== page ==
Product development is stressed in branding. Advantages found from the product or the product qualities are highlighted to strongly impact consumers. Brand loyalty is determined by outstanding product attributes that help shape the purchase decisions of consumers. Parker Pen should have sustained dominance over its rivals Cross or Montblanc and should have addressed this problem together with other issues with the proper branding and marketing strategies. Shavitt and Nelson (1999) recommended that apart from practical purposes, products such as high-end pens like Parker also speak the uniqueness of their owners. According to Dubois and Duquesque, a number of luxury products have been observed to be acquired by consumers due to their high cost (Dubois and Duquesne, 1993, 38).

Apparently, luxurious and popular brands increase one’s social position and provide a chance for owners to reach levels of wealth. Likewise, it was also stressed that producing a high stage of brand consciousness, characteristics, and constructive brand descriptions affect the success of products and brand value. Product names have a responsibility in generating brand images that offer signs about product quality, value, influence, and excellence. It impacts a recall which is significant in customer assessment of a product when they are about to purchase (Krishnan (1996) in department stores. Parker Pen has recognized excellence in workmanship and writing quality prior to its market breakdown. The value of its branding was eroded by its own middle and lower-end goods such as Vector, or others like Itala. While the good image of Parker Pen could have influenced the buying decisions of the middle and lower-end markets, the marketing campaign of “Make your Mark with Parker” provided a doubtful image to its loyal customers. The poor quality churched out by its “state-of-the-art” plant also helped lower its sales and status.

Market Segments

The fast-selling Bic, Pentel, Pilot, and PaperMate lured Parker Pens to produce Itala or even Vector, the roller ballpoint pen. It obviously aimed at several market segments but it failed to reconsider its marketing mix strategies. Parke Pen executive became blinded by the stubborn notion of the “one sight, one sound, one sell” concept. As Copp (1989) noted, ”use one umbrella product position, one overall advertising message, and one promotion to appeal to everyone in the target audience…[is the same as] saying something to everyone which has little relevance or motivation to anyone,” (p 21). This meant that one market segment may find the marketing campaign totally irrelevant to his needs to buy quality pens at a lower price. Likewise, its high-end consumers used to buying quality pens at high cost became confused with the new labels Vector which is also being promoted in the campaign.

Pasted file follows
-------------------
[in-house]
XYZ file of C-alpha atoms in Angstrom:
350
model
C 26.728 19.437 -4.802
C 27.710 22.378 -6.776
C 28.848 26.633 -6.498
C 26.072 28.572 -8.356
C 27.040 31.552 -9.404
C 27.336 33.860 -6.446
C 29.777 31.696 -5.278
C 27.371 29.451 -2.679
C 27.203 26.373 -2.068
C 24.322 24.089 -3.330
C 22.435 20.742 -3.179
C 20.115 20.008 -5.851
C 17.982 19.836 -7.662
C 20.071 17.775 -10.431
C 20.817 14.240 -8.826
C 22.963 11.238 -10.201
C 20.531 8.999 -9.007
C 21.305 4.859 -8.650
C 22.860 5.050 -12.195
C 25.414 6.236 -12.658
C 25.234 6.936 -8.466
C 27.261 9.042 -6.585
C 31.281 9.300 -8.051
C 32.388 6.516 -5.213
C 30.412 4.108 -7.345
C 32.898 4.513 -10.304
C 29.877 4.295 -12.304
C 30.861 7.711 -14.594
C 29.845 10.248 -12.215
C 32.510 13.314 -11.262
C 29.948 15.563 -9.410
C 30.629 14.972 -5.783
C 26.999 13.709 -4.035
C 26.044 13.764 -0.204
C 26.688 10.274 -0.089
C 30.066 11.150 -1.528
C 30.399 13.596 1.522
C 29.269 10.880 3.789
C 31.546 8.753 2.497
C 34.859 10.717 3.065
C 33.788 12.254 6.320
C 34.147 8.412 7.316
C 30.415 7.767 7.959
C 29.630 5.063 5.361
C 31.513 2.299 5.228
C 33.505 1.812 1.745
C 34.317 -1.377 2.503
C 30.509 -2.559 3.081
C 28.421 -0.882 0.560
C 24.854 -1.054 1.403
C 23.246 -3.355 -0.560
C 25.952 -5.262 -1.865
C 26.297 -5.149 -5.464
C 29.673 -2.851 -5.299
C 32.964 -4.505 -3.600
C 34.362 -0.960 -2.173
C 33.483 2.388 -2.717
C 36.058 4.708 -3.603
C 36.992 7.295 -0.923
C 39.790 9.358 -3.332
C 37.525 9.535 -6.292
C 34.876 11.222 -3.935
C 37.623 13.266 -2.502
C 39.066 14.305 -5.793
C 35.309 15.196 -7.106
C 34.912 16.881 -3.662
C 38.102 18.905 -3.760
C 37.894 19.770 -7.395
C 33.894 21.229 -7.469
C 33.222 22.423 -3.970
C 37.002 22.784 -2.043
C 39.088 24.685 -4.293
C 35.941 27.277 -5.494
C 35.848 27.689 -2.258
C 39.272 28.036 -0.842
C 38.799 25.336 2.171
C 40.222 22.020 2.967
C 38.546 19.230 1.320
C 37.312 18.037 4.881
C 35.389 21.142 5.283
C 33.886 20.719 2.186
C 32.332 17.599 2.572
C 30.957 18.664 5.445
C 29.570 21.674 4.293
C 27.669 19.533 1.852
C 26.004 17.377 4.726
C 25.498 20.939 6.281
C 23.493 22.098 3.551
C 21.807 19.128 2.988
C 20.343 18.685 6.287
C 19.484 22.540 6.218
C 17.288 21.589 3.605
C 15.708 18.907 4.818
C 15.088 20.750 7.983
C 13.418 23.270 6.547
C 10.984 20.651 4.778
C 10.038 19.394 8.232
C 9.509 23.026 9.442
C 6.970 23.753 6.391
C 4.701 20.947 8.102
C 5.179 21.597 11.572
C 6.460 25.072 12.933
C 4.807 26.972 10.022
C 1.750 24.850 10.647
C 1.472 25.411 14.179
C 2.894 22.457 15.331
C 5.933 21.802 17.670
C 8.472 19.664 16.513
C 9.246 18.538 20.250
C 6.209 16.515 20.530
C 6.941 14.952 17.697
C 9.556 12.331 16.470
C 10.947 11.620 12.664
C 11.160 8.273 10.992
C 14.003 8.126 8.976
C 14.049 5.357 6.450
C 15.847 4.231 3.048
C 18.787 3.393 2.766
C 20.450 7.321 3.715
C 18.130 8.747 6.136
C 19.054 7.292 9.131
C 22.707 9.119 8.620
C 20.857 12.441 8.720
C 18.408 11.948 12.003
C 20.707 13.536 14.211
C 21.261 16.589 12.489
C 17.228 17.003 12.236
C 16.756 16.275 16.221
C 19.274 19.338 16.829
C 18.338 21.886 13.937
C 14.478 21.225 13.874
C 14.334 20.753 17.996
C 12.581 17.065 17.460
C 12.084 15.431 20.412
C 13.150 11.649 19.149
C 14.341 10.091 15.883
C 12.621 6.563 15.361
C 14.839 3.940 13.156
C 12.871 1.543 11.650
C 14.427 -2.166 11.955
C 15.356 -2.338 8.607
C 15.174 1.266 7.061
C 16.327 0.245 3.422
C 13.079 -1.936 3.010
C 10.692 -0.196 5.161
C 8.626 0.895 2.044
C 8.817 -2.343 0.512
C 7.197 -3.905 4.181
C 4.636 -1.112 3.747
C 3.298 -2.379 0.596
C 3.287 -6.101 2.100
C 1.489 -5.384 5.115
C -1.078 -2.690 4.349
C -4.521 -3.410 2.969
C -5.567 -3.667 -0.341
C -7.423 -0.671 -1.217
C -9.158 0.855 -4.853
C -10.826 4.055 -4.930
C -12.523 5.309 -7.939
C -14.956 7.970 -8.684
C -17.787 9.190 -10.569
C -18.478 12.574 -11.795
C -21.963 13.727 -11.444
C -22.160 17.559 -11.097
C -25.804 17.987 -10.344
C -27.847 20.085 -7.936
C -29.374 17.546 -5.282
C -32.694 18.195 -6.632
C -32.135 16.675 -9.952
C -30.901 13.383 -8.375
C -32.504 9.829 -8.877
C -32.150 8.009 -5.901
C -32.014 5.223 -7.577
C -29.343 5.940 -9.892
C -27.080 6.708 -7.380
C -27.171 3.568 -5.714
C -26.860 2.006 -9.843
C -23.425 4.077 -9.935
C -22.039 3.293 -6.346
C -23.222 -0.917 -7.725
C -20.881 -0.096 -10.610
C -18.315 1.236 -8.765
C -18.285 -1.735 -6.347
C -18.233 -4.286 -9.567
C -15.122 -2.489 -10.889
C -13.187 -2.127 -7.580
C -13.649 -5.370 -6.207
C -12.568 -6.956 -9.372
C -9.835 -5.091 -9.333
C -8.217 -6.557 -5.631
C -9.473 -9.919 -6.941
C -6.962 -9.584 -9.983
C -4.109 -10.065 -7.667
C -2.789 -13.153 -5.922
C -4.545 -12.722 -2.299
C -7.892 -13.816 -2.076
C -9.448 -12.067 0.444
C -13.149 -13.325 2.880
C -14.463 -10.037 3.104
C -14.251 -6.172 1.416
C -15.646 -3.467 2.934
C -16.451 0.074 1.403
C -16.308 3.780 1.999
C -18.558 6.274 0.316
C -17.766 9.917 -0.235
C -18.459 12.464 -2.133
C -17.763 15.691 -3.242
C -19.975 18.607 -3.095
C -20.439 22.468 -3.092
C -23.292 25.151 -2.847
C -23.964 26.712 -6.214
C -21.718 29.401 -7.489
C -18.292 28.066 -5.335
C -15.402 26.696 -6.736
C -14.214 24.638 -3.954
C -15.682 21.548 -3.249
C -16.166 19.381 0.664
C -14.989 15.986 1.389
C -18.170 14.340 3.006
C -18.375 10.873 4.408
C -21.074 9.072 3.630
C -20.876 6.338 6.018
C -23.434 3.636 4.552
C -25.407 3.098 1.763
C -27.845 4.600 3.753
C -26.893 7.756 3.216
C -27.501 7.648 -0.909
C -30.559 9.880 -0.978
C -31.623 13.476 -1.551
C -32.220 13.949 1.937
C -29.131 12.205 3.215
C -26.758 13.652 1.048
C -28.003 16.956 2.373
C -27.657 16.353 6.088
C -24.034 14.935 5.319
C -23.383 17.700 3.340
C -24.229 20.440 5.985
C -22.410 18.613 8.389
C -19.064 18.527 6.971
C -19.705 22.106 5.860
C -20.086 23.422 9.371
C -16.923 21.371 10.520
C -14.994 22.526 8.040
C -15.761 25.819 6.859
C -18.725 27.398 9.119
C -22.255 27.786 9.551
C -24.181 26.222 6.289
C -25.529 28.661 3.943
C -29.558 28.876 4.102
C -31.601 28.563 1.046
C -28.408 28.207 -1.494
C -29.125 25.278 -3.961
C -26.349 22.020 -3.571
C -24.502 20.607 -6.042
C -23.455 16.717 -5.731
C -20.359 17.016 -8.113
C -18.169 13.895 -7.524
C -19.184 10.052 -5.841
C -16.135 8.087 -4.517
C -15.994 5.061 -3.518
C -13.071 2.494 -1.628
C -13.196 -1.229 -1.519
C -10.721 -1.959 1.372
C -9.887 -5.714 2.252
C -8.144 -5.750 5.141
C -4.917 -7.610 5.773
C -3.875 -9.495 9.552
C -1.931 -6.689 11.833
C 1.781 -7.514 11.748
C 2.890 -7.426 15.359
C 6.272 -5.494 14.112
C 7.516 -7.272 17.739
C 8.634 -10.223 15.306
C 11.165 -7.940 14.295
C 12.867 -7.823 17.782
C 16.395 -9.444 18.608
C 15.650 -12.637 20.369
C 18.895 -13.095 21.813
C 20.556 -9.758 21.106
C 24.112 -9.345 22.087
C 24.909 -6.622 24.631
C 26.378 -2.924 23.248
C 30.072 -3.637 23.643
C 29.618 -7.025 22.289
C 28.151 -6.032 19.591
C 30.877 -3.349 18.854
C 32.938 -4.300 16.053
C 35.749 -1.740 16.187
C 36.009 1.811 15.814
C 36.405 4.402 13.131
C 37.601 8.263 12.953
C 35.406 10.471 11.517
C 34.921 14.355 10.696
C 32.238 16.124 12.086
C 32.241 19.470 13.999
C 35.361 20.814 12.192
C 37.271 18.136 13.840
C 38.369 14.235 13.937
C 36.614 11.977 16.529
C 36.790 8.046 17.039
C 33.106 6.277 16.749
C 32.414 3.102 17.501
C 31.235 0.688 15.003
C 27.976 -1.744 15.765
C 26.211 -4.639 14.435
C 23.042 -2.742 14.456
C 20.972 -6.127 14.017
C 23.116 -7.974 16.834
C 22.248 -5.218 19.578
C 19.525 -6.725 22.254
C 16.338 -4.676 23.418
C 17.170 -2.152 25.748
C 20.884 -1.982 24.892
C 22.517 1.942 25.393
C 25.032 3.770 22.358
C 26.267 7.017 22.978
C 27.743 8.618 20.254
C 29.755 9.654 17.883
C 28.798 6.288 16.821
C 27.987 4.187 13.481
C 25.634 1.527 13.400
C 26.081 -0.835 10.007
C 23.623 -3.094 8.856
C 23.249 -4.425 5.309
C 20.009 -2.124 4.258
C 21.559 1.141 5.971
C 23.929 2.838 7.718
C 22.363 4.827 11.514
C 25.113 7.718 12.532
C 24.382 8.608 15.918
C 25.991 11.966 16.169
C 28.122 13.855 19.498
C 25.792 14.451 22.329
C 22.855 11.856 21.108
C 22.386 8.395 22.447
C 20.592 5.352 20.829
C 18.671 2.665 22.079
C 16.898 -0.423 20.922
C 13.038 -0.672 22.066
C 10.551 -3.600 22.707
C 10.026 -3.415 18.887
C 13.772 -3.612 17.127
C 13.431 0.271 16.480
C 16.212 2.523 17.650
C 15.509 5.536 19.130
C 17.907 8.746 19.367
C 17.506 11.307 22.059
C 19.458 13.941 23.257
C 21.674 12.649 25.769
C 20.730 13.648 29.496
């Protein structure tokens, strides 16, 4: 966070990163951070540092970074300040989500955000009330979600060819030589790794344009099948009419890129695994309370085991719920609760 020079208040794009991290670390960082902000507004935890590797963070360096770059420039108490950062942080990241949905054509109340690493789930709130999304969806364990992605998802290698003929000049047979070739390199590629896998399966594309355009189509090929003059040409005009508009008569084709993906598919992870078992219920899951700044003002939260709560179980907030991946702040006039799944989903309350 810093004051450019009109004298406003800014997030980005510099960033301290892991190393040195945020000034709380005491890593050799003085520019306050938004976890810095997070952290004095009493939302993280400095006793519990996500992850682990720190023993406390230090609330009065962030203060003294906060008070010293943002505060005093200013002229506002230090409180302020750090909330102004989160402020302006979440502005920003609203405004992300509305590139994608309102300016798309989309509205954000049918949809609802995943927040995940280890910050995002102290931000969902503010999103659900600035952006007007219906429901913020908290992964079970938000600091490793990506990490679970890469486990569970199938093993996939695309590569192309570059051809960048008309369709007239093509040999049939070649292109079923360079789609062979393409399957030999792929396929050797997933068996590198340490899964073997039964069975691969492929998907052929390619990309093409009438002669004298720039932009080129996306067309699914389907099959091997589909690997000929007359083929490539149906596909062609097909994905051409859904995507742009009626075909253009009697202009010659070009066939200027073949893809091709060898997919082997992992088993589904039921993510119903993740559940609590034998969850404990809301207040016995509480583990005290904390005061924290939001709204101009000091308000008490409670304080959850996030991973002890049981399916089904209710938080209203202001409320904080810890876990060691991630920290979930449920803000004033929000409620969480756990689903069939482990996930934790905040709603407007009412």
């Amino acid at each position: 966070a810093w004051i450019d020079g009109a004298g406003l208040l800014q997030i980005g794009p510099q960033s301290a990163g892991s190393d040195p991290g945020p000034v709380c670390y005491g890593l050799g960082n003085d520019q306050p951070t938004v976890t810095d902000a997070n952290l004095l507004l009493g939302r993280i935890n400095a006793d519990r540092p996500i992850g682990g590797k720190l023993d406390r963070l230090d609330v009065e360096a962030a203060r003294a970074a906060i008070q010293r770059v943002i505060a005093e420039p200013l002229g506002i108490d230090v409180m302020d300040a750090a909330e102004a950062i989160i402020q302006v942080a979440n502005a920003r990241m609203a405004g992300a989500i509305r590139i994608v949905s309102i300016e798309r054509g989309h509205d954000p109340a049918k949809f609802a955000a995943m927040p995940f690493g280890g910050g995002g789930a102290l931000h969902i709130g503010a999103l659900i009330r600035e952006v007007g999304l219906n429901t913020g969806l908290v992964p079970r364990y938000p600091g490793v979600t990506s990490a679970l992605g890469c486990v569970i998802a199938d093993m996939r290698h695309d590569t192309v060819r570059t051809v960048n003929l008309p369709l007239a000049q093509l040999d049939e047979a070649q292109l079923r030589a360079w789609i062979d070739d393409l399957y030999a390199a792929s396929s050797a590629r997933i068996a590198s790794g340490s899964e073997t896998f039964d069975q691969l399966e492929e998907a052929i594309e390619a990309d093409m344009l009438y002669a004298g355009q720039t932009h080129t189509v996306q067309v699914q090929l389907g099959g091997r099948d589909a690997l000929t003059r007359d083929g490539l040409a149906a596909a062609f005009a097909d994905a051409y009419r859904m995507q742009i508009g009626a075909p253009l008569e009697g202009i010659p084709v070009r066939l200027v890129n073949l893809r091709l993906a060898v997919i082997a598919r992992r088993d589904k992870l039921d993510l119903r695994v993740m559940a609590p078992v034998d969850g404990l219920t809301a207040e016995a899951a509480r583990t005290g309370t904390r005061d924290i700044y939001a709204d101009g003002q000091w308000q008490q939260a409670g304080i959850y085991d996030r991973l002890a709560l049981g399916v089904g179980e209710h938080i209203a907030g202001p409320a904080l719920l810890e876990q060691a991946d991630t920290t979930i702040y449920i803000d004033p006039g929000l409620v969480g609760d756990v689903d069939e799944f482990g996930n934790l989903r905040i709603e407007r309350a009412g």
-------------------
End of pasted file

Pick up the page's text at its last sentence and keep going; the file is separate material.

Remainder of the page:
Kotler (2001, 65) suggested that market segmentation identifies a portion of the market. It then recognizes intended markets in order to determine the marketing mix to be used for every target segment. In the process of market segmentation, the firms satisfy customers’ needs, and the seller develops profiles of the various segments to maintain an edge over competition in a continuing process. Parker Pens adopted mass marketing of which it treated all its customers in the same strategy or marketing mix. There is mass production, mass distribution as well as mass communication and advertising without consideration of the customer preferences and needs. In identifying its various segments, the activities of Parker Pens consumers should have been evaluated and introduced with certain marketing strategies adopted for each segment. Each segment will be identified and developed for the segment positioning concepts will follow to convince consumers of their relevance in the product development (Doyle, 2009, p 12).

Under marketing planning, each segment will have a marketing mix most appropriate for the segment consumer that makes the “one sight, one sound, one sell” approach irrelevant. Levi’s and Coca-Cola seemed to have been the pattern of Parker Pen in its globalization campaign. However, it is also noted that the management teams came from mass-market products. RJ Reynolds manufactured tobacco products, 3M advertising that produced office and stationery products, the Silkience hair-care products of Gillette also targeted mass consumption, and Del Nero marketed children’s products such as toys, also aimed at mass consumption. The question has been whether any of them was familiar with marketing a luxury brand like Parker Pen. While Parker Pens aimed at a bigger international market, it did not intend to dispose of its established Parker name and image recognized globally for quality and craftsmanship.